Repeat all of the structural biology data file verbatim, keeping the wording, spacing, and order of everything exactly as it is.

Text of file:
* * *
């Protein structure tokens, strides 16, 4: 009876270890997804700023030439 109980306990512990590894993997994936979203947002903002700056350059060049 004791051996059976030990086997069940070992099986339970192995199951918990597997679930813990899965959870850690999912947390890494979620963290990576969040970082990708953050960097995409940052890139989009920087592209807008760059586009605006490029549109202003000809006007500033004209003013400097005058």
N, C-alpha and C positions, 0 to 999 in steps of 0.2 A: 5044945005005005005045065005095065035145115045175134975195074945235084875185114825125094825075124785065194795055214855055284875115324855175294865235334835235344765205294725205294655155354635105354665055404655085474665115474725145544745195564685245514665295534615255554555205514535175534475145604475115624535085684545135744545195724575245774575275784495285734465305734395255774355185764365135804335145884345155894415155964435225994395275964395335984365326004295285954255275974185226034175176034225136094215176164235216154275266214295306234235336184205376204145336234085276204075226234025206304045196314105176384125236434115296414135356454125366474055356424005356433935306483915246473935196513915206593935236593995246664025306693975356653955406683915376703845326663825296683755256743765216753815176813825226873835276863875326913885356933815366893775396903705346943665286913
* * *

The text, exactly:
């Protein structure tokens, strides 16, 4: 009876270890997804700023030439 109980306990512990590894993997994936979203947002903002700056350059060049 004791051996059976030990086997069940070992099986339970192995199951918990597997679930813990899965959870850690999912947390890494979620963290990576969040970082990708953050960097995409940052890139989009920087592209807008760059586009605006490029549109202003000809006007500033004209003013400097005058």
N, C-alpha and C positions, 0 to 999 in steps of 0.2 A: 5044945005005005005045065005095065035145115045175134975195074945235084875185114825125094825075124785065194795055214855055284875115324855175294865235334835235344765205294725205294655155354635105354665055404655085474665115474725145544745195564685245514665295534615255554555205514535175534475145604475115624535085684545135744545195724575245774575275784495285734465305734395255774355185764365135804335145884345155894415155964435225994395275964395335984365326004295285954255275974185226034175176034225136094215176164235216154275266214295306234235336184205376204145336234085276204075226234025206304045196314105176384125236434115296414135356454125366474055356424005356433935306483915246473935196513915206593935236593995246664025306693975356653955406683915376703845326663825296683755256743765216753815176813825226873835276863875326913885356933815366893775396903705346943665286913